• Block out the sun at home during the day by closing curtains and blinds.
  • Stay out of the sun during the hottest part of the day. If you must go out, wear a hat and sunscreen and take a bottle of water with you.
  • Avoid intense activity like exercise, renovating and gardening. If you must go out, wear a hat and sunscreen and take a bottle of water with you.
  • Don't forget your pets – a cool bath, a wet towel to lie on, a place next to a fan and plenty of fresh water work just as well for animals.
Plan ahead
  • Keep up to date with weather forecasts – watch the news daily, check the Bureau of Meteorology forecast online and read the current heat health alert on health.vic.gov.au
  • Cancel non-essential outings and plan essential activities for the coolest part of the day. Avoid exercising in the heat. 
  • Stock up on food, water and medicines so you don’t have to go out in the heat.
  • Prepare for power failures - ensure you have a torch, battery-operated radio, fully charged mobile phone or battery back-up, food items that don’t require refrigeration, medications, plenty of drinking water and other essential items. 
Check in on others
  • Look after those most at risk in the heat – your neighbour living alone, the elderly, the young, people with a medical condition and don’t forget your pets.
  • Keep in touch with friends and family who may need help, especially those over the age of 65 or with illness. Call or visit them at least once on any extreme heat day. 

For more information visit Survive the heat - Better Health Channel

Signs and symptoms of heat-related illness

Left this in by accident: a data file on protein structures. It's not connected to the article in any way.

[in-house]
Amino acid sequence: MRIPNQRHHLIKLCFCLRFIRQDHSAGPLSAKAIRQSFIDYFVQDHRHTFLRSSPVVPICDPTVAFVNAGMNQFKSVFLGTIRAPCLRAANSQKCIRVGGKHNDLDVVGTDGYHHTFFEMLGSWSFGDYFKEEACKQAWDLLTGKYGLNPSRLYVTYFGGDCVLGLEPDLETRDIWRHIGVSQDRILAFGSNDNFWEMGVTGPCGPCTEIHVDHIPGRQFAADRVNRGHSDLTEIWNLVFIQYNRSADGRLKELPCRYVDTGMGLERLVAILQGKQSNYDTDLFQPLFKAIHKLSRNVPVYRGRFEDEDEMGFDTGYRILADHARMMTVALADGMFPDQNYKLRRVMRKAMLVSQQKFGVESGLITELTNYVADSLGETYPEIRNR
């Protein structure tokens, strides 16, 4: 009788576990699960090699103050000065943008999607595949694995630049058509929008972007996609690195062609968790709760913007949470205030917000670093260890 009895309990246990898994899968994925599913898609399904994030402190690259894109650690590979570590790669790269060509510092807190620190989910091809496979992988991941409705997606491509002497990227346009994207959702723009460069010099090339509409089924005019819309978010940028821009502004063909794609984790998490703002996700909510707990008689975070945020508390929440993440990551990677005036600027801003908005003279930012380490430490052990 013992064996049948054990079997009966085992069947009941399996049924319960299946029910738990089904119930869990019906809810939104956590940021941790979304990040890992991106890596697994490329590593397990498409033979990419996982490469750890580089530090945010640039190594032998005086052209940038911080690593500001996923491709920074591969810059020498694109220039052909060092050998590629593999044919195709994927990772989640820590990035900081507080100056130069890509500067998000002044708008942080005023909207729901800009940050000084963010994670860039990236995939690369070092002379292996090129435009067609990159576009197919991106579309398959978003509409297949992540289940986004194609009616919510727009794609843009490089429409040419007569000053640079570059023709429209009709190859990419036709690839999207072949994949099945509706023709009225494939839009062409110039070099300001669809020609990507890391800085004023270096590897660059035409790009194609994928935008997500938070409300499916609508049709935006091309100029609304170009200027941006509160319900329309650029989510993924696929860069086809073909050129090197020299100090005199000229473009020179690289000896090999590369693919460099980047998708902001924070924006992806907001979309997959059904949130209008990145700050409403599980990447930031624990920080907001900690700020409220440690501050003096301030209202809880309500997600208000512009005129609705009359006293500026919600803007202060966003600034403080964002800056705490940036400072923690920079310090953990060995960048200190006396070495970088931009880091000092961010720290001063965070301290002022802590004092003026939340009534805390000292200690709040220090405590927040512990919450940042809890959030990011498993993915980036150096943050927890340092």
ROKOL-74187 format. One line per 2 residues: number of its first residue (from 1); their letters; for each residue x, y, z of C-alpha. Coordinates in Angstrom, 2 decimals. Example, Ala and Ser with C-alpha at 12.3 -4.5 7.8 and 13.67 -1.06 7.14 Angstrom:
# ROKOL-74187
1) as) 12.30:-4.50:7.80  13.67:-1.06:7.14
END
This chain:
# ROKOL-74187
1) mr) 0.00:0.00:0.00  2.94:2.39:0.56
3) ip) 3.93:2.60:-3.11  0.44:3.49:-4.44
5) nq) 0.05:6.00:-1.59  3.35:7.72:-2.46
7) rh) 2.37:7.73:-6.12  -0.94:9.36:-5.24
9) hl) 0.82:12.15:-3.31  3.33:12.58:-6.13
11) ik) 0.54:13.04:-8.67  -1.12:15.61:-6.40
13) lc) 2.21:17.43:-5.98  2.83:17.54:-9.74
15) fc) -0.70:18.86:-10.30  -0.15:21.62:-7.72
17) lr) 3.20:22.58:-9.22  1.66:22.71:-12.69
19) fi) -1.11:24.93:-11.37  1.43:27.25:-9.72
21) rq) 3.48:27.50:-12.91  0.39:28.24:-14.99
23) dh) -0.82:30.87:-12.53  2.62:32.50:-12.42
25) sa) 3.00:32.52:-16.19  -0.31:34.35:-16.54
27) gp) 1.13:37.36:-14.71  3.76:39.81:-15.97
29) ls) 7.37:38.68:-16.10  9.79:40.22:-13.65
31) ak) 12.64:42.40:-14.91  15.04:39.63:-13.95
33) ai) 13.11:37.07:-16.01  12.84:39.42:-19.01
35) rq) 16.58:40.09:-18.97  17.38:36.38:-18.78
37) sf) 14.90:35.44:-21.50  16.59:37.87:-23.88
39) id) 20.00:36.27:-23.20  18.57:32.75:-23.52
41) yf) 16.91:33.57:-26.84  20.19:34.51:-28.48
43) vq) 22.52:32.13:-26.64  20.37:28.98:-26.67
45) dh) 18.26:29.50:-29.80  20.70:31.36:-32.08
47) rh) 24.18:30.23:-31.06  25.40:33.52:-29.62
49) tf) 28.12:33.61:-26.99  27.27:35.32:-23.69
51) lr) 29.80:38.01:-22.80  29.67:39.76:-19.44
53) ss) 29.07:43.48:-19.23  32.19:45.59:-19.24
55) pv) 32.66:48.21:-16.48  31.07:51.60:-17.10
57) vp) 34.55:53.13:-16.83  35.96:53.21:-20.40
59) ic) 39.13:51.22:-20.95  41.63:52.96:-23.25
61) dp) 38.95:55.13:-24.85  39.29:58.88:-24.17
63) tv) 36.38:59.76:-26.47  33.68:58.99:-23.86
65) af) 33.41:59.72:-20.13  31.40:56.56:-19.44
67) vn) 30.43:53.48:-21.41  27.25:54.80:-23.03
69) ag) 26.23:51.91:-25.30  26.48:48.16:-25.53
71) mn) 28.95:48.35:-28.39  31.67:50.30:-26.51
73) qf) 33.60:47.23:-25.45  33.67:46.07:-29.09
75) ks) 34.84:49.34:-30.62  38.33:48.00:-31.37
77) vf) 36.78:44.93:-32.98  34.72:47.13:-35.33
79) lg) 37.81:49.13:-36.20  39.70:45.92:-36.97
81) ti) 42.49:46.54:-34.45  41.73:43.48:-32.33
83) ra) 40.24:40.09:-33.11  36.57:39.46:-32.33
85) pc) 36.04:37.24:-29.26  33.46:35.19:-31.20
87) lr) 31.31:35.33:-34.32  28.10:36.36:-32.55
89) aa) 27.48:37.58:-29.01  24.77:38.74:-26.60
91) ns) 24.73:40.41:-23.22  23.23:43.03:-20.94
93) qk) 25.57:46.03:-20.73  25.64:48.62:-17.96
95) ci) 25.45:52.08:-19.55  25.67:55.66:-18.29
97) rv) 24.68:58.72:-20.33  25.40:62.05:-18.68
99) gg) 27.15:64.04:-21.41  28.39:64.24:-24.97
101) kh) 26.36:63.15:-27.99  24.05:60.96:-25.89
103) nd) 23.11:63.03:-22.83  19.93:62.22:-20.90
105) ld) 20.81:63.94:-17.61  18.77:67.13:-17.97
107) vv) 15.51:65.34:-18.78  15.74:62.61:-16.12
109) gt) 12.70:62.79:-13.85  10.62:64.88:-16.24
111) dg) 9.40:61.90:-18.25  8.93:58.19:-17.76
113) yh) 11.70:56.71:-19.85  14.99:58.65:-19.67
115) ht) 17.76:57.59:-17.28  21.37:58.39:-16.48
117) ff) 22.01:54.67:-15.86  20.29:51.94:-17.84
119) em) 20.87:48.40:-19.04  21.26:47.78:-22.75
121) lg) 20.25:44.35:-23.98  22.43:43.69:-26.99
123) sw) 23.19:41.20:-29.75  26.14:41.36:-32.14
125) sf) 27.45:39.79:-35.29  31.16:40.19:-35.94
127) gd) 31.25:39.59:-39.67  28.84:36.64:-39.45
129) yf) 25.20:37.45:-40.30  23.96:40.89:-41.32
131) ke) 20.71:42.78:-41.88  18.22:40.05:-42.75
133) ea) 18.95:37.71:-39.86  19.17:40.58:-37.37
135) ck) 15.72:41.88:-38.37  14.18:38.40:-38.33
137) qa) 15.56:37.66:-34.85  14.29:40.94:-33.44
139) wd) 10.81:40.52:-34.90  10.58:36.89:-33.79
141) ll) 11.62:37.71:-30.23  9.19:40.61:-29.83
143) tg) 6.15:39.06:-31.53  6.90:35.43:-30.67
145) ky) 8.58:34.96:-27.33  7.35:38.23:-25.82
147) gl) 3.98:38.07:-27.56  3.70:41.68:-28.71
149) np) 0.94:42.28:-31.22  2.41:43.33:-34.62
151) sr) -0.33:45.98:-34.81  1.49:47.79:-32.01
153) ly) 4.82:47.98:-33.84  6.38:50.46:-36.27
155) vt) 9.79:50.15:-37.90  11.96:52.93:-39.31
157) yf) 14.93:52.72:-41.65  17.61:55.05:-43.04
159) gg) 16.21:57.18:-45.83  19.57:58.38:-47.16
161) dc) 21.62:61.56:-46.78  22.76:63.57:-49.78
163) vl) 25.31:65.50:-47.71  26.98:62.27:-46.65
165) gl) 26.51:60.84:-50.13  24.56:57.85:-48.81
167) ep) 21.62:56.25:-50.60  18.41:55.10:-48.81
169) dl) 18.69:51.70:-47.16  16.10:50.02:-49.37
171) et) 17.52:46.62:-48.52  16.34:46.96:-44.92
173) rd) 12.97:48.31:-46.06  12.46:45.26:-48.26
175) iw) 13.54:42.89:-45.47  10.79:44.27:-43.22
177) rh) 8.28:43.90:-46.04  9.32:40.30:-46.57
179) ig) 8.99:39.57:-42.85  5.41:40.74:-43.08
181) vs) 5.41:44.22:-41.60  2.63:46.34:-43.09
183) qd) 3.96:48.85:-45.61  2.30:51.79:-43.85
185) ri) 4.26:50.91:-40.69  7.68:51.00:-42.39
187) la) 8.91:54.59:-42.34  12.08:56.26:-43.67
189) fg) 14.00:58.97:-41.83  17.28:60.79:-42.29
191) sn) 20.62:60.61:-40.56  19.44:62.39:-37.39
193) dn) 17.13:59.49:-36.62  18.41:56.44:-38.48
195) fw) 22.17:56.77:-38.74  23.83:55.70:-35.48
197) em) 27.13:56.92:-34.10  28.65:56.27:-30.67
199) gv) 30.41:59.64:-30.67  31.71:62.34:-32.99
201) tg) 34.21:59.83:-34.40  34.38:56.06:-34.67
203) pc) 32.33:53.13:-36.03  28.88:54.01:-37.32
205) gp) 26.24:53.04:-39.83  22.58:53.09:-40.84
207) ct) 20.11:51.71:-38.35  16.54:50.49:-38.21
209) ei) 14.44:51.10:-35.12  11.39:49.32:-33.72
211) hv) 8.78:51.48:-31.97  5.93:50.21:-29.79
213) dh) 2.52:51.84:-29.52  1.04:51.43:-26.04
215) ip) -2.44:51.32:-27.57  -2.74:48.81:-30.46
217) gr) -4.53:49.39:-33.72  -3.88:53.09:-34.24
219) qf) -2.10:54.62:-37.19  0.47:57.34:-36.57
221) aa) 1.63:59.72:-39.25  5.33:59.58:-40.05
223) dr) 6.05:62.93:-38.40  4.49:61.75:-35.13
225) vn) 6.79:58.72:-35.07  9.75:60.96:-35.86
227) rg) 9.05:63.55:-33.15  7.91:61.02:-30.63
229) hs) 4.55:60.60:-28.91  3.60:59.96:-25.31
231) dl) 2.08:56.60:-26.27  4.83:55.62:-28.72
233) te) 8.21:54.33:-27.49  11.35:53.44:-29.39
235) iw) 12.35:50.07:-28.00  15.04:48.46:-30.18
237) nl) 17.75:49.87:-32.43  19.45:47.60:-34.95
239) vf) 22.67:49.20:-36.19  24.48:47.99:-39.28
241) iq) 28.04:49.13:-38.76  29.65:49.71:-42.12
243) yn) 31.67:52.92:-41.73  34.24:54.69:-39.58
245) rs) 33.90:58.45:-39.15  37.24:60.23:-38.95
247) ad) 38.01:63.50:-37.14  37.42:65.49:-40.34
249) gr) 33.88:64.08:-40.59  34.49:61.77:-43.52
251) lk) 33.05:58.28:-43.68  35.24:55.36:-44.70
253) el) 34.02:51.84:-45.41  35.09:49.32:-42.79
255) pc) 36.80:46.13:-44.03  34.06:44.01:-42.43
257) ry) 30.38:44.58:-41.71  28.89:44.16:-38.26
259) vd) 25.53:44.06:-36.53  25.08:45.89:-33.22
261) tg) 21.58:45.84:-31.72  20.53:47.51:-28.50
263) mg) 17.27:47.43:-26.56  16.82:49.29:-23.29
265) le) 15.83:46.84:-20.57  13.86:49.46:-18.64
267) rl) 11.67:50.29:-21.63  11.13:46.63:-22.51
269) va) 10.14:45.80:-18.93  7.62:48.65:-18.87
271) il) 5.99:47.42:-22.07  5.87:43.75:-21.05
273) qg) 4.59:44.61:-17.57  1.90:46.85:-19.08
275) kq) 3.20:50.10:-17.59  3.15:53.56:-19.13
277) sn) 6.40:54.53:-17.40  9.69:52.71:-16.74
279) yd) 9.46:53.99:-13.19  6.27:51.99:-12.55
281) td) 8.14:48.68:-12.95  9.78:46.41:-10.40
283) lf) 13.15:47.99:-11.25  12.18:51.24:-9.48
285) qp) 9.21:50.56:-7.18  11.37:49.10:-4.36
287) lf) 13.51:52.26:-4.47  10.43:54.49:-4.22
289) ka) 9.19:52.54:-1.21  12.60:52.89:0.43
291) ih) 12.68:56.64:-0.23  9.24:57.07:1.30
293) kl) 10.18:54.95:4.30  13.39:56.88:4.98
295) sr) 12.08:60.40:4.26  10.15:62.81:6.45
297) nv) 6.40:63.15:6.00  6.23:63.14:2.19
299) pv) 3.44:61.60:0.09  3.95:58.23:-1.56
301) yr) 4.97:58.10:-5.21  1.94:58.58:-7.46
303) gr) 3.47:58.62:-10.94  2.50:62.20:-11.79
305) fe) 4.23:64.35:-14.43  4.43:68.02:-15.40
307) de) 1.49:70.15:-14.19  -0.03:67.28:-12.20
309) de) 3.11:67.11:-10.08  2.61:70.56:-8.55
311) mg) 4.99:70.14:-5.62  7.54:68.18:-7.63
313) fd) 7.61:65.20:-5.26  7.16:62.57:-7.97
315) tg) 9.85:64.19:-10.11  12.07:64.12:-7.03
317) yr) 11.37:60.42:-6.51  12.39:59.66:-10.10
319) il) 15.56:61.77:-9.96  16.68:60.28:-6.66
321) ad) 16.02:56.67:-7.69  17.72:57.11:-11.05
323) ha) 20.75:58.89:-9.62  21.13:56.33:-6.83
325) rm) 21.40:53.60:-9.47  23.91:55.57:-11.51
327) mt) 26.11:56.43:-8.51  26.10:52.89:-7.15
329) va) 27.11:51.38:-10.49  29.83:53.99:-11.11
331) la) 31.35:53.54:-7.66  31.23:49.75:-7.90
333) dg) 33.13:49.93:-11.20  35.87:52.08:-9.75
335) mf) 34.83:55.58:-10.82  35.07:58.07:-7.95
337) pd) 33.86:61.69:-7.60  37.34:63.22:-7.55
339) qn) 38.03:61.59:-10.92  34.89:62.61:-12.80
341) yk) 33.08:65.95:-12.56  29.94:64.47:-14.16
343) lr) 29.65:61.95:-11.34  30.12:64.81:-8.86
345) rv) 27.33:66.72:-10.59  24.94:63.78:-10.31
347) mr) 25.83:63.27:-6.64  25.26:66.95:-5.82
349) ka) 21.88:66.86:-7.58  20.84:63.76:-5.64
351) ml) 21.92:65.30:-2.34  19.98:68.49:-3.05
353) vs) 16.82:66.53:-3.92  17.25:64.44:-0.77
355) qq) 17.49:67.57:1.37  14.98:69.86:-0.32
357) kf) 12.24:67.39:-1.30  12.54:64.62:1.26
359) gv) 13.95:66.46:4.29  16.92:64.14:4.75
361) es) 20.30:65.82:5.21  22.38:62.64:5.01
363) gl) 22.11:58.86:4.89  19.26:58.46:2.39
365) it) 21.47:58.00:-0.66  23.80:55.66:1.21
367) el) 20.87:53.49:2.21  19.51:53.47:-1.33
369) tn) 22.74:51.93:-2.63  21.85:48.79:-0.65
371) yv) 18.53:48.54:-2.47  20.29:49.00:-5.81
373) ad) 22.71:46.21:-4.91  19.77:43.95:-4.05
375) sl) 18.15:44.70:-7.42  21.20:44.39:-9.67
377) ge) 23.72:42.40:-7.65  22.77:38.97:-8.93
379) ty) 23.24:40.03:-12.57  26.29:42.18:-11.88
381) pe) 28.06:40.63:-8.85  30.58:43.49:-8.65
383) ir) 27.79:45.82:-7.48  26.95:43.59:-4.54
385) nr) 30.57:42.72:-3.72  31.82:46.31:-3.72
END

Heat can cause illnesses such as heat cramps and heat exhaustion which can lead to the life-threatening condition, heatstroke. Heatstroke is fatal in up to 80% of cases but it is preventable.

Symptoms of heat-related illness include:

  • Deterioration of existing medical conditions - most reported illness and death is due to the effect of heat on those who are already ill
  • Heat rash
  • Heat cramps
  • Dizziness and fainting
  • Exhaustion

If you or someone you know is unwell call NURSE-ON-CALL on 1300 60 60 24 for 24-hour health advice or see your doctor. 

In an emergency, always call Triple Zero 000.

For more information on heat-related illness visit Survive the heat - Better Health Channel

Staying informed

The Bureau of Meteorology (BoM) Heatwave Warning Service provides public heatwave warnings for severe or extreme heatwave conditions. These warnings are issued through the Bureau of Meteorology website and Bureau's Weather App (BoM Weather App) and telephone service. 

Keep up to date with weather forecasts:

What Council does during a heatwave

In the event of a heatwave, some Council services may be cancelled, altered or reduced. 

Make sure to check Council’s website and social media channels (Facebook, Instagram and Twitter) for updates.

Find out more about what Council does during an emergency.